The circular economy is the concept of keeping resources in use for as long as possible through their recovery and re-use. The Guardian newspaper recently hosted a live chat on how circular economy principles might be taken up by the healthcare sector. Seigo Robinson joined in for Oakdene Hollins.

Discussion ranged from not over-specifying equipment and drugs, through buying services rather than goods and finding ways of sharing medical equipment, to exploring the use of remanufactured equipment and making sure that equipment is designed to be optimally serviceable over the longest possible life, to disposing of unwanted goods thoughtfully and appropriately.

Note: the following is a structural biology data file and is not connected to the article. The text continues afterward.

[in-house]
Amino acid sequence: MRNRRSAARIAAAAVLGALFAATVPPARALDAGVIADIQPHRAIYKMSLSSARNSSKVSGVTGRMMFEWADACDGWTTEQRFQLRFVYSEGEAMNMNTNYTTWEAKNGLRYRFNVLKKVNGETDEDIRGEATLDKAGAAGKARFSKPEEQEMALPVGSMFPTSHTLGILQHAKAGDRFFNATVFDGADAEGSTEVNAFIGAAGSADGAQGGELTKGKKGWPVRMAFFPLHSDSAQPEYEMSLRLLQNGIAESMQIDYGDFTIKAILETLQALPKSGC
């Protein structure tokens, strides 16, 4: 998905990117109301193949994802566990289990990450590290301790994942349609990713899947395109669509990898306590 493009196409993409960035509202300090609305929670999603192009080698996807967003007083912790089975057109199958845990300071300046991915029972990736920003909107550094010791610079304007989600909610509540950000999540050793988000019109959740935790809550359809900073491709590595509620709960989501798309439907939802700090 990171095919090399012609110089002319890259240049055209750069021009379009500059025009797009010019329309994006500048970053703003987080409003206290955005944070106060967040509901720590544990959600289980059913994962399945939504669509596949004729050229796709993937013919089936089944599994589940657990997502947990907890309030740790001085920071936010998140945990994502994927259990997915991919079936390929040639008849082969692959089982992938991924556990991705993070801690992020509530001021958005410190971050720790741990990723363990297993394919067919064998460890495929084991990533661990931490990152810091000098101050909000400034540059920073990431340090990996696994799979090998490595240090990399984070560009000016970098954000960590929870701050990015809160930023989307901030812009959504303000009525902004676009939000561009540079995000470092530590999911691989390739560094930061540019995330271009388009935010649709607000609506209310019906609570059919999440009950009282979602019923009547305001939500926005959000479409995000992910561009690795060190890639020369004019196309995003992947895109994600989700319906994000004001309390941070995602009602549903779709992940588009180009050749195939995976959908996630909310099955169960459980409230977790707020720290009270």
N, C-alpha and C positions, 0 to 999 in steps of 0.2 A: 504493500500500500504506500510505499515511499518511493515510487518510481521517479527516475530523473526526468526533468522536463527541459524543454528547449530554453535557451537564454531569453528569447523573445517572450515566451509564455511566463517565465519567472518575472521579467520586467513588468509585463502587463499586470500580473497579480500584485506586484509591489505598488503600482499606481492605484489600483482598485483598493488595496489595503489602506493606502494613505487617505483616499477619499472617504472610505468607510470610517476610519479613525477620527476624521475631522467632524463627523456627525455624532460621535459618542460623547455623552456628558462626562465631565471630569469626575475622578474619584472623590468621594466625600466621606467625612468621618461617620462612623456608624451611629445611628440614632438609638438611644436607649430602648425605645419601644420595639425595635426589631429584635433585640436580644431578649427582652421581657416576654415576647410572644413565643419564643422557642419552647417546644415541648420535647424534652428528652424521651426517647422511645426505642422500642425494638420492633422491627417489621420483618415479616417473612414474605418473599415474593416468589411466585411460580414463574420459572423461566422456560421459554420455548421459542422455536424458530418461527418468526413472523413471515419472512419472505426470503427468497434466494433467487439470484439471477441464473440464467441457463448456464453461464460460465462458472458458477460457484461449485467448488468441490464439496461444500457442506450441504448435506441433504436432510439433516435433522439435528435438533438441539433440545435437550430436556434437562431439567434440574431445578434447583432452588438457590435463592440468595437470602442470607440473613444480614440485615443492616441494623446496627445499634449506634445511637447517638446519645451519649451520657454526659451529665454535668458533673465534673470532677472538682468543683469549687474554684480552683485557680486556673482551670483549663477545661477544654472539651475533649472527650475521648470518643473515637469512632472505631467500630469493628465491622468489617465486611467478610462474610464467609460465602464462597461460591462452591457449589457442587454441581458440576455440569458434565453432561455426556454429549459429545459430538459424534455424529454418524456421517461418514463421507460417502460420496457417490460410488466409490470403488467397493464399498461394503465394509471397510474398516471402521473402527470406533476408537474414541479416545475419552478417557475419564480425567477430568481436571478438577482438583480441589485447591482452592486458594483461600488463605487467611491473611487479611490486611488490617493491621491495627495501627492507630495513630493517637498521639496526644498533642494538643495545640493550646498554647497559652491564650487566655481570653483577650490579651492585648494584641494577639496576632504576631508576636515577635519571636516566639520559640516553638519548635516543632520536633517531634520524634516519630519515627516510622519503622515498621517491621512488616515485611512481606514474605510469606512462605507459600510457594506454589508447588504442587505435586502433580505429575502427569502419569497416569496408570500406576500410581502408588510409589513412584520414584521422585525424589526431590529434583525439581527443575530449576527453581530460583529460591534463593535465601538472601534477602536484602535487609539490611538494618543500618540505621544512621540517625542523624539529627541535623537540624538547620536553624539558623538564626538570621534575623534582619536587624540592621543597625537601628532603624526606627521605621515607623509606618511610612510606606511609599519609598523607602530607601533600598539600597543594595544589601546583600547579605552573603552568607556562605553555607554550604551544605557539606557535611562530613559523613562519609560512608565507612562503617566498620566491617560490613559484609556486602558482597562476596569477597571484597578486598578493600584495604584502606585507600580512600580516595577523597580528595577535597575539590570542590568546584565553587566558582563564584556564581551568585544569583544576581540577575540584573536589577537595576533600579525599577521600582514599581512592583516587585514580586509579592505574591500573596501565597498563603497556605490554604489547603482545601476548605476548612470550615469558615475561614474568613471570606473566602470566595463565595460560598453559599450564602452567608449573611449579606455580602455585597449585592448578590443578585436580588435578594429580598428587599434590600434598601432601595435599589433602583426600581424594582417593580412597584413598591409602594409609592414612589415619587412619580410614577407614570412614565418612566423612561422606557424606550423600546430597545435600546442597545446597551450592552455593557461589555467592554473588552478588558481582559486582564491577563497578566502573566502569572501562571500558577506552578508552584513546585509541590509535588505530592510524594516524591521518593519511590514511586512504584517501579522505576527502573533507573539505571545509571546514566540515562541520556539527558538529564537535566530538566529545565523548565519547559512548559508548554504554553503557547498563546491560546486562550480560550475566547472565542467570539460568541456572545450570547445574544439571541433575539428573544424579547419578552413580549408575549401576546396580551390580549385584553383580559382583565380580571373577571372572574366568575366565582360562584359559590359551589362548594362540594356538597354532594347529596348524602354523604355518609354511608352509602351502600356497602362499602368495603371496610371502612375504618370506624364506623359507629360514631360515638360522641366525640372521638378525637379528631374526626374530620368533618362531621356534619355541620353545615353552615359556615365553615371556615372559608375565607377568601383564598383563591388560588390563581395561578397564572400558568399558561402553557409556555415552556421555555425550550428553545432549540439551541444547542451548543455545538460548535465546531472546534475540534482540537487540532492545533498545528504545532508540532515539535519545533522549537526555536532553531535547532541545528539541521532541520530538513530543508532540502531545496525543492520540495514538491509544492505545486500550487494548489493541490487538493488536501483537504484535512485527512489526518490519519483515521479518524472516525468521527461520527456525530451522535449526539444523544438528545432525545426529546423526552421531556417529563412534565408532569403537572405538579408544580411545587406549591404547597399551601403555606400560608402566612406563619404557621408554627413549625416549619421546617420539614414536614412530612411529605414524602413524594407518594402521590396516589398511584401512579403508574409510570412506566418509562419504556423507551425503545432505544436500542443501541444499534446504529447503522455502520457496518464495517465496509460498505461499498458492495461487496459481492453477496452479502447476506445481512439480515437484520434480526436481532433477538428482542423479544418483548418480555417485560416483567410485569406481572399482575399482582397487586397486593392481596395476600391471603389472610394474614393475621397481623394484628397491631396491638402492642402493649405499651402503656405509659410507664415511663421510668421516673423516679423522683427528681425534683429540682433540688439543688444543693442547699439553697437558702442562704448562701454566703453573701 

Design for longevity

Seigo's point was that purchasers have to change the way they specify and procure healthcare equipment, but so do the manufacturers making and selling it. He talked of the need for multi-disciplinary teams, "to ensure that designers talk to manufacturers and to maintenance and repair folk, and also hopefully users too."

There is currently very little flow of information back up a manufacturing chain. "This will need to change if equipment is to be properly designed for a circular economy, where it's optimised for serviceability, configuration and reusability," the Guardian article quotes.

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